Well, in general I'd say no one, but apparently I am wrong! This is both strange and a bit frightening, even though of course the difference between talking about disability and doing something that impacts on the lives of Actual Disabled People are two entirely different things.
The Council of Canadians with Disabilities (the CCD) have sent out a press release informing everyone that the Liberals have actually put disability-issues on their platform. I tried to find this information out on the Liberal website, but I struggled. See, their website is a mess of inaccessibility, which I know they've been informed of because I informed them of it. WebAim detects 46 accessibility-related errors just on their front page
, and none of their videos provide actual captioning. Lucky we have YouTube auto-captions to the rescue, right?
Description: It's a screen capture from a YouTube video. Michael Ignatieff, an older white politician, is captioned as saying "And we met start ninety one for you".Larger versions of the image are available
I would tell you what he's actually saying but I have an ear infection so I have no idea. And neither would the indeterminate number of Canadians who are Deaf or Hard of Hearing
.You can watch the video yourself, though.
When I did finally poke around on the website, all I found about the Liberal election platform on disability wasfamily care
and a national pharmacare plan
(I will address the national pharmacare plan briefly: I think it's relatively pathetic. I know I should be all happy because pharmacare! but all I can think is "Okay, yes, catastrophic illness, go you! But what about chronic long-term ones?" It's possibly this will be covered, as they mention diabetes and arthritis, but they specifically use the language of catastrophic illness.)
The Family Care plans that have been bandied about by the Liberals and Harper have been really firmly aimed at a particular demographic: two-income homes where either a child or an elderly parent is in need of long-term care from a family member (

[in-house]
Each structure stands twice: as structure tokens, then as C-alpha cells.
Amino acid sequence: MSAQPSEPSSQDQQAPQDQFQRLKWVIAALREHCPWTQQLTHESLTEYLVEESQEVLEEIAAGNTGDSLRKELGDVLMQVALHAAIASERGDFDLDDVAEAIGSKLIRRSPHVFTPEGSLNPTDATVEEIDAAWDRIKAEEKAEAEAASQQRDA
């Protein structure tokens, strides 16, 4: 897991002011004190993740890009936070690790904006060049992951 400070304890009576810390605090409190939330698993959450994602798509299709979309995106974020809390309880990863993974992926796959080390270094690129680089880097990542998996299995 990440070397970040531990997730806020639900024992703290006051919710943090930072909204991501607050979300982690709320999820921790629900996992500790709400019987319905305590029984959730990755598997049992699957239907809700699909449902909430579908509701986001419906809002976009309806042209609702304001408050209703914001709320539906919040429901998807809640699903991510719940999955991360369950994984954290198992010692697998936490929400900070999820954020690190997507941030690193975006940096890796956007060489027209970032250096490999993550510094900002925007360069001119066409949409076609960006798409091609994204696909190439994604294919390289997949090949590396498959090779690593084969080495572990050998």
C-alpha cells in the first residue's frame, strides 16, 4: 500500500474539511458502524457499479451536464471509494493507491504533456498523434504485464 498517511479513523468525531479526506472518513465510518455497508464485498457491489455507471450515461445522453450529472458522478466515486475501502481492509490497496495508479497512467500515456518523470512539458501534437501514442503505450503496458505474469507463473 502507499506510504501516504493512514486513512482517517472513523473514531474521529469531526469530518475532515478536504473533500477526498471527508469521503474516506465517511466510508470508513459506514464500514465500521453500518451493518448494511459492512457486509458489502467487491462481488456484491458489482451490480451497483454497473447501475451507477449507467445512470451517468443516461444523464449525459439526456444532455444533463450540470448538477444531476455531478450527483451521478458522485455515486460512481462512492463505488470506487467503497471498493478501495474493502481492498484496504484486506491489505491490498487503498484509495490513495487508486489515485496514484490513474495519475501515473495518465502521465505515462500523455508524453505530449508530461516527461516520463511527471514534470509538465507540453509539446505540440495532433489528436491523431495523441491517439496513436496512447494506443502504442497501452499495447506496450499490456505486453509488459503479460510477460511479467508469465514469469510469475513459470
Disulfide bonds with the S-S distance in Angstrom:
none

because the hospitals refuse to accept them because they're too sick to treat
). I know this because of what they're offering. Harper offered a $300 tax credit to people who stay home to take care of a family member. The Liberals are offering either six months of EI benefits or, to people who do not work in jobs that contribute to EI, a "Family Care Tax Benefit", which is a monthly tax-free payment.
Gentle reader, let us consider that "Family Care Tax Benefit" for a moment. This is the thing I'm supposed to be most impressed with, the thing that is most likely to help my family.
First, some background: I am the caregiver to my wonderful husband, Don, who was born with Marfan Syndrome. In July of last year his health took a series of hits, and by January of this year he was in bed basically 24 hours a day except for twice a day trips to the bathroom. He is taking enough pain relieving drugs that he cannot operate a stove safely, he cannot risk a shower even with the shower chair, he has difficulties keeping track of how many of his meds he's taken, and just earlier this week flew into a panic because he couldn't find one of his medications because he had completely forgotten that I had handed him the new prescription the day before. Many of his current problems are being blamed on his gastro-intestinal issues that cropped up in July, and the current theory is that once those are actually treated
, his pain levels will drop, he'll be able to go back on his lower-dose medications, and he'll go back to being able to get out of the house three or four times a week, run errands, take care of the garbage and recycling and laundry, and all of those things that he does when he's not crippled by the health care system. His GI appointment is on Thursday.